HOUSTON Hundreds of mourners packed Congregation Beth Yeshurun Wednesday to remember a Houston icon, Harold Wiesenthal.
The 84-year-old long-time Houston clothier died surrounded by family on Sunday morning.
In the months since Harold s in the Heights closed the doors, 19th Street in the Heights just hasn t been the same.
Now Houston won t be either. Not without Harold Weisenthal.
Harold was just the man, said football legend Earl Campbell. He taught me so much about life.
Harold was one of those one-namers, just Harold, like so many of those who called him friend.
Willie, Earl, George, and thousands more known by both names.
One of a kind is maybe the best way to describe him. He was so soft and so tender he had no enemies and a heart as big as Texas, said former Oiler quarterback Giff Nielsen.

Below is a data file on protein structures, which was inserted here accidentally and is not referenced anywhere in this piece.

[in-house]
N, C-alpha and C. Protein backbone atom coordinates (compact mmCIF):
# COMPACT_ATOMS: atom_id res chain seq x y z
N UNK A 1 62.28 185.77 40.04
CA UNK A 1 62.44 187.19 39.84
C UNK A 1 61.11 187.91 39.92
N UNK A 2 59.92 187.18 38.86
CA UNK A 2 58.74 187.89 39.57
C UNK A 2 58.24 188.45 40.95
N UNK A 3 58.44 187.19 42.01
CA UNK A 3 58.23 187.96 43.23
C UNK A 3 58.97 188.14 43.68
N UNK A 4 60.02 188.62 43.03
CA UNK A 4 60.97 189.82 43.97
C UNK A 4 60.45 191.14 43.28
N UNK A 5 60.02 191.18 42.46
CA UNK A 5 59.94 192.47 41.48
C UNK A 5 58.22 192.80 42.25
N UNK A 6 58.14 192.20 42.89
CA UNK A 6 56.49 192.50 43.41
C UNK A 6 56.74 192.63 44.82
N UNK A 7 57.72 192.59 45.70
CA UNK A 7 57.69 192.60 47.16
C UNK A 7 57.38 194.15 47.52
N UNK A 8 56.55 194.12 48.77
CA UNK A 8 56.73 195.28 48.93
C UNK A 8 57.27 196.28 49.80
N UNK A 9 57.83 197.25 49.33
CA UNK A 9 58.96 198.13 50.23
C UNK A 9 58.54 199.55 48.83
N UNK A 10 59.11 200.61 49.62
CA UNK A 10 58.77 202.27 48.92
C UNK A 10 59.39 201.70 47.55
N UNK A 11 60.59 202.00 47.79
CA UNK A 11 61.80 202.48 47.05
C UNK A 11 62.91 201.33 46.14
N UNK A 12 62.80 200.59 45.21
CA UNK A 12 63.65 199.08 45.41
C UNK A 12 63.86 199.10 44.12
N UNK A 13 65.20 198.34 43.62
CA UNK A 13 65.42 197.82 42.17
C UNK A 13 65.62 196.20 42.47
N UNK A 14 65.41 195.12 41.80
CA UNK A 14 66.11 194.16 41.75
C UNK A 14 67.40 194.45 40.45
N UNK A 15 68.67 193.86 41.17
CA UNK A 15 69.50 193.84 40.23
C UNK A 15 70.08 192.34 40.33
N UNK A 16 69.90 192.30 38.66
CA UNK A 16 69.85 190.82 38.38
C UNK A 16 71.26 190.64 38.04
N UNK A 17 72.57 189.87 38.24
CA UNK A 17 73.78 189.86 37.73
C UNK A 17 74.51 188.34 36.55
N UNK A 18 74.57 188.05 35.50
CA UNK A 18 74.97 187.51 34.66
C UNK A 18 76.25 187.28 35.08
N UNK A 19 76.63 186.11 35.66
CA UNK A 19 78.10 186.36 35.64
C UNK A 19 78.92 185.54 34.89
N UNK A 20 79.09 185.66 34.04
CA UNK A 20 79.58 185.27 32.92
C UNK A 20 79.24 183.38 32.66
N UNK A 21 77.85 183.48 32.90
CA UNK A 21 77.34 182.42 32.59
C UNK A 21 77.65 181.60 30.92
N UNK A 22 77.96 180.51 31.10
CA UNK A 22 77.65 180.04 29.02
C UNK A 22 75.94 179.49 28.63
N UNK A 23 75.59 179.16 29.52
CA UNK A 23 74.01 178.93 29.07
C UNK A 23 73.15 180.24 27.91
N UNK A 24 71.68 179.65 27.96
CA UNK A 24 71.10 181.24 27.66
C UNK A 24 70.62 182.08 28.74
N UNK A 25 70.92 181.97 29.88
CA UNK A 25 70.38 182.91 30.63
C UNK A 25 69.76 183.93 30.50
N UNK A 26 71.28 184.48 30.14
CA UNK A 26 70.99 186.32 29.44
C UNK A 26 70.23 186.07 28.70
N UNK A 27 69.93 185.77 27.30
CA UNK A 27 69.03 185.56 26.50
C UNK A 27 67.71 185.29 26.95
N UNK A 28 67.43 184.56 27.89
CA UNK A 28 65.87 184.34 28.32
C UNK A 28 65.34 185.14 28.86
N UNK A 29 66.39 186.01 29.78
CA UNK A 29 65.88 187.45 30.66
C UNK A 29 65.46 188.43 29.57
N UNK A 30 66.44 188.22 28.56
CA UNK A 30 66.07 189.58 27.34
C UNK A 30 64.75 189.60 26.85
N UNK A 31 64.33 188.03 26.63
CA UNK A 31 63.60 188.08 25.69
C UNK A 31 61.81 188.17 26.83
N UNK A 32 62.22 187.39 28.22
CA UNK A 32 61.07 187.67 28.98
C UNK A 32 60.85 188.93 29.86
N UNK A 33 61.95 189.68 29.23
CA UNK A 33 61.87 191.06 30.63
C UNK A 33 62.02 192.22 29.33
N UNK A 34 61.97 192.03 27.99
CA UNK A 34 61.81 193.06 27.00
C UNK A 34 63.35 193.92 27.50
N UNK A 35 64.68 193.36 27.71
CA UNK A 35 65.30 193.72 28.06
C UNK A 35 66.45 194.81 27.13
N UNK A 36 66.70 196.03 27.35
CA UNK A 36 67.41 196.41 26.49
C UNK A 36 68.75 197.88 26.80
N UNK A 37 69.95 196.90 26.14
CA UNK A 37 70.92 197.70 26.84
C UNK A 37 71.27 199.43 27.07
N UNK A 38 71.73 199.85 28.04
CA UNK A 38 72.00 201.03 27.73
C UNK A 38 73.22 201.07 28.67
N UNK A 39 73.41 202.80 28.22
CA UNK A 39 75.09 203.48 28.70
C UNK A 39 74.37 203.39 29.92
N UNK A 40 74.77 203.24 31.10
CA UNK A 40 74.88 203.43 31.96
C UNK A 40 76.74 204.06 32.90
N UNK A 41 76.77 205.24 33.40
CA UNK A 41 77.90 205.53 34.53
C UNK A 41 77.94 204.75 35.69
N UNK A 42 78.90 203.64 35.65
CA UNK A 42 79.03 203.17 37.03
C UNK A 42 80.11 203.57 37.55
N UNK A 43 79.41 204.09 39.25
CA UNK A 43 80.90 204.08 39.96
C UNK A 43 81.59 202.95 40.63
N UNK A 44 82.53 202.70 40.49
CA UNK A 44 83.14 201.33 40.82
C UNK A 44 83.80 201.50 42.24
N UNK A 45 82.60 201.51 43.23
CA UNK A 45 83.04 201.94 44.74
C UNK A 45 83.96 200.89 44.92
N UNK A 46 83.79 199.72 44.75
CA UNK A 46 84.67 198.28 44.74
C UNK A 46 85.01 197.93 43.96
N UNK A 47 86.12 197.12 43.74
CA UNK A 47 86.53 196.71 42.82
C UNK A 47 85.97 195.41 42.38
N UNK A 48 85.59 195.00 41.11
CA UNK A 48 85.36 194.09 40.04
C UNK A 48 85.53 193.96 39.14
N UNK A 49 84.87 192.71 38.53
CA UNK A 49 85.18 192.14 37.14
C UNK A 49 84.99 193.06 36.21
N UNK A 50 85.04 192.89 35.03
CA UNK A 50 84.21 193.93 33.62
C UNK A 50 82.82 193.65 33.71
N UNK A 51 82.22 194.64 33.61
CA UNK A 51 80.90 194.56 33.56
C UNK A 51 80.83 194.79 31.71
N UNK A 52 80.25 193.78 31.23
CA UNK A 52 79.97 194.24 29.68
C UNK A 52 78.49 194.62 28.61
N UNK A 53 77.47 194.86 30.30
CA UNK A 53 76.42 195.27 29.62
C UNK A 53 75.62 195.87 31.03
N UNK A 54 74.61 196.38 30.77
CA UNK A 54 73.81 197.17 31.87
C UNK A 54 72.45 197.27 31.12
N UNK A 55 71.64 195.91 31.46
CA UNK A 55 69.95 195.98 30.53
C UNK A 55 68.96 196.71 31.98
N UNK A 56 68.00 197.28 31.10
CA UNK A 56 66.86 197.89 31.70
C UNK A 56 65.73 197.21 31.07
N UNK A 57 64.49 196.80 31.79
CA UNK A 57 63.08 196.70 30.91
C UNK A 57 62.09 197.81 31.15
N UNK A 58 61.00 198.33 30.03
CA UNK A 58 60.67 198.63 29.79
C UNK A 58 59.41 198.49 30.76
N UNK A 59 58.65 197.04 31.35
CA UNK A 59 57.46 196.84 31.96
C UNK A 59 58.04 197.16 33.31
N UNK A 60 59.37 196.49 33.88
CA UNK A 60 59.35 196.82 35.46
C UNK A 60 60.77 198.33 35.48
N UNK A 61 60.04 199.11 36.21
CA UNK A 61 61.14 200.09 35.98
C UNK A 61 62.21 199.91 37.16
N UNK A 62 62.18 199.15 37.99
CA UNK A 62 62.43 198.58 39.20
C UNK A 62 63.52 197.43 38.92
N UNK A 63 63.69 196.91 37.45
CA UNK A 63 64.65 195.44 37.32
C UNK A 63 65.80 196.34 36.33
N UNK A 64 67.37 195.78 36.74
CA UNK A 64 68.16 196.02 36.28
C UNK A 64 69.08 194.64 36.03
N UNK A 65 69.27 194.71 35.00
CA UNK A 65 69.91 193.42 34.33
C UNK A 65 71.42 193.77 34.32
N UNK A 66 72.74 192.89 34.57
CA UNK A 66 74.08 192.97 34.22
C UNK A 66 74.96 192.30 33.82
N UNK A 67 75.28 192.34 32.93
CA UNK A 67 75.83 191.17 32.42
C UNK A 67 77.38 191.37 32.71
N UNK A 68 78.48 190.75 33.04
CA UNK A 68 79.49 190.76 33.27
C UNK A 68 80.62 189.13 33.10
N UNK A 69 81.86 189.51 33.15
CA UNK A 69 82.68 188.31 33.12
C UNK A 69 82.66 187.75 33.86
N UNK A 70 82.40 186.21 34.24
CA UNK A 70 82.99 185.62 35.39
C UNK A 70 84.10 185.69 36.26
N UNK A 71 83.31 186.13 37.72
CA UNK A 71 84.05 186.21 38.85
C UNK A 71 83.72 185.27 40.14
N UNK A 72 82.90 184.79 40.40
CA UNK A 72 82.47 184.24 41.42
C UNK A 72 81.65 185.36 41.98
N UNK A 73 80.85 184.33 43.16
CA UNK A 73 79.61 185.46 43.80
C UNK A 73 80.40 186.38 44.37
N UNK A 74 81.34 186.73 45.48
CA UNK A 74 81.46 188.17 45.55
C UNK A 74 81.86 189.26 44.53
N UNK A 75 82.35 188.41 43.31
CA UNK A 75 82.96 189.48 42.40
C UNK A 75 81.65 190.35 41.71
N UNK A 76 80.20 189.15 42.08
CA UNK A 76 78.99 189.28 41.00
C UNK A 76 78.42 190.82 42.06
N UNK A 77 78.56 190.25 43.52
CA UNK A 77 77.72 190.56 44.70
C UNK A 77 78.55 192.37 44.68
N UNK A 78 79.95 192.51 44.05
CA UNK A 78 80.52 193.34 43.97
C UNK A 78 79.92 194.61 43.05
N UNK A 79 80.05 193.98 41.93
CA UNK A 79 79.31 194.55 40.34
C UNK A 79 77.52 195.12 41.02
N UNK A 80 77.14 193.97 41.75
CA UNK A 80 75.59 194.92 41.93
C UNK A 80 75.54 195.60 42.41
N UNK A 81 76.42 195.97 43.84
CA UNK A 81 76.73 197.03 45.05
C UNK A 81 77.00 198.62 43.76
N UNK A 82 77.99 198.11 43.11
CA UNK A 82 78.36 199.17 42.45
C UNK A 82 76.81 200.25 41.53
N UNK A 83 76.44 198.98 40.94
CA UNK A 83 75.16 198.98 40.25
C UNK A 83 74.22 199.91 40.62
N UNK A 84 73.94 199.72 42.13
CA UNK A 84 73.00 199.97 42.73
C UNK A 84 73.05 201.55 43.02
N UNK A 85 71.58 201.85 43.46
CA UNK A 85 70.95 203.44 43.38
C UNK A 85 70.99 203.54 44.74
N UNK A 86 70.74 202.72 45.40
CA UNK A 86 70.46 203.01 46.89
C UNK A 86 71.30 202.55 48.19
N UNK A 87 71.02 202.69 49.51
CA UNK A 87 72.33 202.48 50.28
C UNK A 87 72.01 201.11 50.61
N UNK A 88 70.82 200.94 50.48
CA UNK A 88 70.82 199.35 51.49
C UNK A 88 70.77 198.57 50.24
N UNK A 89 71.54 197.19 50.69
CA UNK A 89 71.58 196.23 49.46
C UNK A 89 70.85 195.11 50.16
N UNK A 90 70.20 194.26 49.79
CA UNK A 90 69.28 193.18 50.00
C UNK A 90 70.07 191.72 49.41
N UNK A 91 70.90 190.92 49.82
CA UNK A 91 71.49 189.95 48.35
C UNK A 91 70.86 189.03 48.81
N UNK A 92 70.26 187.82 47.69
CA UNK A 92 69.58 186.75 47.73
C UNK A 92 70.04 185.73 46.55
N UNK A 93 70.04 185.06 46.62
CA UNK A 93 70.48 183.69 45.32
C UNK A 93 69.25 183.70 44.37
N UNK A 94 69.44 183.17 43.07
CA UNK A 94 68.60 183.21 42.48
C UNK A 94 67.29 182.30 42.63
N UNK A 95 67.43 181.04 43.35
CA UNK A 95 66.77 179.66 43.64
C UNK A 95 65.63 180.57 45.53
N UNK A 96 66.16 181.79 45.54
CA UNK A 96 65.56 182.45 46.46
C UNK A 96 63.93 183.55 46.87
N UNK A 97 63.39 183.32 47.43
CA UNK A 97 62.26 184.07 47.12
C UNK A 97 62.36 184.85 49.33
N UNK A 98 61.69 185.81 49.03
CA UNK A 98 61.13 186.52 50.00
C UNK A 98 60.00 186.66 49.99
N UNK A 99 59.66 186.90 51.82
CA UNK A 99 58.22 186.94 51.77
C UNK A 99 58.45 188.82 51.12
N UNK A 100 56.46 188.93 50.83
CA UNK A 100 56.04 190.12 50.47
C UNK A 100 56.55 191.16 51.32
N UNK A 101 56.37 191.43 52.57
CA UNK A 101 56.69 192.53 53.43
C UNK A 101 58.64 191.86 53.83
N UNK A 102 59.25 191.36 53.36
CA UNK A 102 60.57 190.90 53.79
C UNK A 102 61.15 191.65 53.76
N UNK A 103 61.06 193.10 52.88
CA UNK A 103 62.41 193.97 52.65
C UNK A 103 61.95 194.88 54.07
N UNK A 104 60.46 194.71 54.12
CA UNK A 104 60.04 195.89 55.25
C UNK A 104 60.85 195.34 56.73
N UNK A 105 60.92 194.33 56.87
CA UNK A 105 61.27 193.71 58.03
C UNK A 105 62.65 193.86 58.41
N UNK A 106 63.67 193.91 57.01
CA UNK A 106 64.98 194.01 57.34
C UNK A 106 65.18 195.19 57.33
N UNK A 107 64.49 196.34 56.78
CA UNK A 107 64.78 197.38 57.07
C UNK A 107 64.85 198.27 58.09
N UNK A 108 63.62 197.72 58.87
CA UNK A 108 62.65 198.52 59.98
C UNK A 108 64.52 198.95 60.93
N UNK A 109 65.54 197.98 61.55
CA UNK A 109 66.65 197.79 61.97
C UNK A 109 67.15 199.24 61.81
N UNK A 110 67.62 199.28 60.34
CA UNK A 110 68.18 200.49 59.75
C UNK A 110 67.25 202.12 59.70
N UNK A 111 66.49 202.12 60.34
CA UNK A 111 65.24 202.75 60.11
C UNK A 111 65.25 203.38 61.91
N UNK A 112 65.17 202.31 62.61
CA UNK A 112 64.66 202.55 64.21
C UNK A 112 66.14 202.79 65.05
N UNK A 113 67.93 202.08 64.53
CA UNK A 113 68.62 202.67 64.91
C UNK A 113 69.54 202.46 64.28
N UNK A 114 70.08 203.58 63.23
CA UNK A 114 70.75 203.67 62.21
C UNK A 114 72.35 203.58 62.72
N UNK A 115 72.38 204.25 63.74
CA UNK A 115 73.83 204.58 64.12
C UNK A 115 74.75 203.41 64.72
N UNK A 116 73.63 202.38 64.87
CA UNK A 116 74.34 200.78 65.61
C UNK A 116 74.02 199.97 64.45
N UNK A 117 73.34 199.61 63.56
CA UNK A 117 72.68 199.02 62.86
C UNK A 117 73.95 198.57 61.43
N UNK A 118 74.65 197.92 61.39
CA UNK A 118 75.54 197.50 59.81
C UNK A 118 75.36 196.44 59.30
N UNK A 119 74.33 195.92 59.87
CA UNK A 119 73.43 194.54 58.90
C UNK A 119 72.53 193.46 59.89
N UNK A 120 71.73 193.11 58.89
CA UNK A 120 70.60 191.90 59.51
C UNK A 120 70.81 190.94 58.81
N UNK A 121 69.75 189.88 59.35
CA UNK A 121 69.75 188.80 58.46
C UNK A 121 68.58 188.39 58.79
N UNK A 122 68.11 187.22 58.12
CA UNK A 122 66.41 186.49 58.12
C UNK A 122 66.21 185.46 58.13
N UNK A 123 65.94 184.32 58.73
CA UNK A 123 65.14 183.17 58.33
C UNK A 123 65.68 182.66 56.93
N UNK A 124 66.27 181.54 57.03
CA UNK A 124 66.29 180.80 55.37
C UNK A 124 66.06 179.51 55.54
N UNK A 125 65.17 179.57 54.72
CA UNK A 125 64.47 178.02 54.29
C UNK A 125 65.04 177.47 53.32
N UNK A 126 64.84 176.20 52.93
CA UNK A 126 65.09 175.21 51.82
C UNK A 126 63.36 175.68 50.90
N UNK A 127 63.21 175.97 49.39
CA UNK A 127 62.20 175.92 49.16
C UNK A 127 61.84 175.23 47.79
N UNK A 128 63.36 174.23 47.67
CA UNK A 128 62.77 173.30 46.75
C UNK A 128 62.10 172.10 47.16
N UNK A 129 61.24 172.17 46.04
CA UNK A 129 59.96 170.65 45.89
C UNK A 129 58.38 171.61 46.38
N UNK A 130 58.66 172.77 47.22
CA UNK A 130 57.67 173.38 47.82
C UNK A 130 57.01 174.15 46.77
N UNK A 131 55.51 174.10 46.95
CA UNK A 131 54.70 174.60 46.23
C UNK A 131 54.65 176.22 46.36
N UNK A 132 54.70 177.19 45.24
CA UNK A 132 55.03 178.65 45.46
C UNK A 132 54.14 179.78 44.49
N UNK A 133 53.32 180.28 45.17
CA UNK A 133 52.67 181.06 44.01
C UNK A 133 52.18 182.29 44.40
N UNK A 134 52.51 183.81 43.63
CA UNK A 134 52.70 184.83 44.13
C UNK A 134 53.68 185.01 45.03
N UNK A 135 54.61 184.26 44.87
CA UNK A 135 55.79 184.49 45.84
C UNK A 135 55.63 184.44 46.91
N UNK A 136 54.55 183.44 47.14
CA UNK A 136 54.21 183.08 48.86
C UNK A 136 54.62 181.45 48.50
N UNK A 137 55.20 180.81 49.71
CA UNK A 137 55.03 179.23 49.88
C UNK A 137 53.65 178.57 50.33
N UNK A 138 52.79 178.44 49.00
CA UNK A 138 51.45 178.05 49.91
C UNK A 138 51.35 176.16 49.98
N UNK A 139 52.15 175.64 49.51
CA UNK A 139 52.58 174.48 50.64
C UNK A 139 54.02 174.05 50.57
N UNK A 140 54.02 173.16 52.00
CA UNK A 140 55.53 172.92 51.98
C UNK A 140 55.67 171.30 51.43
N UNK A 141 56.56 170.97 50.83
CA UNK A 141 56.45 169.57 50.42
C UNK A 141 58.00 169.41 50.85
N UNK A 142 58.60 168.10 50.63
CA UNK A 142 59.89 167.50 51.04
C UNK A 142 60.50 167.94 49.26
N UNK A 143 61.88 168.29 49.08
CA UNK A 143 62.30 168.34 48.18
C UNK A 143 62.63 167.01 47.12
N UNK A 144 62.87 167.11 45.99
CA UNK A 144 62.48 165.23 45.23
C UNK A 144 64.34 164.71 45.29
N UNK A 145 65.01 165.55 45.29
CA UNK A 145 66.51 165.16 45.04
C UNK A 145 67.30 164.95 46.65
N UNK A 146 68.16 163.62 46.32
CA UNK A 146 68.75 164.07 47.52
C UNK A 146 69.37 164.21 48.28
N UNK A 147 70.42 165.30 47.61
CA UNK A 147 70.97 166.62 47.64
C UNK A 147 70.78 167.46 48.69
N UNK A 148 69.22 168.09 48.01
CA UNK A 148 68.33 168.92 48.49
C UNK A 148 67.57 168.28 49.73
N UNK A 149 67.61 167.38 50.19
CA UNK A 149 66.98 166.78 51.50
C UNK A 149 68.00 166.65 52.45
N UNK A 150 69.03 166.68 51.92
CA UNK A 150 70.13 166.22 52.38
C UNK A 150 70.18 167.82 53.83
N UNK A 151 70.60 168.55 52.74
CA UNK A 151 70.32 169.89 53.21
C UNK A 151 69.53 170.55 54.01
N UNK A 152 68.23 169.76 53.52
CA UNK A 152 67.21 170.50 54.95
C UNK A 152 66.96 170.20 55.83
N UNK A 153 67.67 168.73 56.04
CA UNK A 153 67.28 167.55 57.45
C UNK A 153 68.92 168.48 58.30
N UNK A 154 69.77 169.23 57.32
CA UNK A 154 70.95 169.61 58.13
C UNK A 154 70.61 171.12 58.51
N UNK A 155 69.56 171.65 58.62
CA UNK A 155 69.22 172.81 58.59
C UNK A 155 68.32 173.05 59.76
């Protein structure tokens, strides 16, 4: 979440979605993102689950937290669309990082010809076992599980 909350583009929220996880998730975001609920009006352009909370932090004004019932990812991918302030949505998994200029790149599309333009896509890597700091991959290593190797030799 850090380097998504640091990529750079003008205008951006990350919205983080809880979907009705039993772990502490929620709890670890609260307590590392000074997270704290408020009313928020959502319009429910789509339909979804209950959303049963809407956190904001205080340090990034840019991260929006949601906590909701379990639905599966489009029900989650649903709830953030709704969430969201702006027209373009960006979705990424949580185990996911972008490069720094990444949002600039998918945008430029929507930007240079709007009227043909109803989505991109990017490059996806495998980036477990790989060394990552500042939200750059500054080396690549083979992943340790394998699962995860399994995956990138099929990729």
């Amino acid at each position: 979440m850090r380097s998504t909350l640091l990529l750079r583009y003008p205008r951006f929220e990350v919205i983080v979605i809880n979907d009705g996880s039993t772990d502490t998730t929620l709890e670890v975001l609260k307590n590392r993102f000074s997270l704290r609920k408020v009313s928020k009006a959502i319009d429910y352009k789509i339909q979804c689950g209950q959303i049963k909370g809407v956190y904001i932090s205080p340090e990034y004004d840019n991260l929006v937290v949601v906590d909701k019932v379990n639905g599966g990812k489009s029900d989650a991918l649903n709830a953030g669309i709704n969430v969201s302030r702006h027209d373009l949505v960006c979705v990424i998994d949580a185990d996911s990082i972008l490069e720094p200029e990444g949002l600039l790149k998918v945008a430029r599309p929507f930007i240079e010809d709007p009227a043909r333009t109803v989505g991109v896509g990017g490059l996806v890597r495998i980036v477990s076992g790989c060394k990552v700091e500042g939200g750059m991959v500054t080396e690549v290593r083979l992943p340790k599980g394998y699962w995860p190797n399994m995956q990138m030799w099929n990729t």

He was one of the most decent, loyal and caring men that I have ever met, President George H.W. Bush said in a condolence letter read at the funeral.
Harold Wiesenthal made history in Houston by pioneering the use of a new medium called television.
You wanna dress real sharp, come out to Harold s in the Heights, Harold would say in commercials from the 1970s.
His signature line is still well known.
I dress 70, talk 80, and shoot 90 when my putter is hot, he d say.
Former Houston Oilers coach Bum Phillips told the crowd, He was a guy that was so loving and so caring that you had to love him back.
Everyone in attendance did just that.